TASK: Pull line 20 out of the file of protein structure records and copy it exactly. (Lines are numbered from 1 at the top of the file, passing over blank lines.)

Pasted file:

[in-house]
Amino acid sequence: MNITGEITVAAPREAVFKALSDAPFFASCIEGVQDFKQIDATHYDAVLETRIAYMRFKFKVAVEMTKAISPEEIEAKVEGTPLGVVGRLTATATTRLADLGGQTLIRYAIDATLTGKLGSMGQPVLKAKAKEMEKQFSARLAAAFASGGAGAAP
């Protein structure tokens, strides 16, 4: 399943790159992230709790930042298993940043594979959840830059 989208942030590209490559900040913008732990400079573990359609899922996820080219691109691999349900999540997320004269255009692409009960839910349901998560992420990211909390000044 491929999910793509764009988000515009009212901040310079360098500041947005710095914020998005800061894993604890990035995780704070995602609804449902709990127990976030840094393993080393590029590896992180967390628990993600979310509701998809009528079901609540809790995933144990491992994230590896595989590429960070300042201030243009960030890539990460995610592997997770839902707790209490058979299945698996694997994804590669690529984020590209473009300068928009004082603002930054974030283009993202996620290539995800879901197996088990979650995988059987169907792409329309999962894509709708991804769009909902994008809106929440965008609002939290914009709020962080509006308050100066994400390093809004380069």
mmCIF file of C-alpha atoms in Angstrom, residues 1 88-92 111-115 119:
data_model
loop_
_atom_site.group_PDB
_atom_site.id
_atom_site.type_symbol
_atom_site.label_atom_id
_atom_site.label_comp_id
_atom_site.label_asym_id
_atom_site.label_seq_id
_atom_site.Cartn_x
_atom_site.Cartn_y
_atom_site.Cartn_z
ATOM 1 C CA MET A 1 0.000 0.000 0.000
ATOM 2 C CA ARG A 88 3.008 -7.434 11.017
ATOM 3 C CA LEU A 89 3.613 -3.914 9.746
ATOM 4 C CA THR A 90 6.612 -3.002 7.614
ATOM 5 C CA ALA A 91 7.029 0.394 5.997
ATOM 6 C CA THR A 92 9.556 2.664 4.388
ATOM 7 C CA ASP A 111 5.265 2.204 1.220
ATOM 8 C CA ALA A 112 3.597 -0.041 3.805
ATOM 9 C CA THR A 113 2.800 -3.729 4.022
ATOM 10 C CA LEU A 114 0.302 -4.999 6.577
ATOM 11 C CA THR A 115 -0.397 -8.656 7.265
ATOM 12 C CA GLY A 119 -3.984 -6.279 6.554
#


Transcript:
ATOM 4 C CA THR A 90 6.612 -3.002 7.614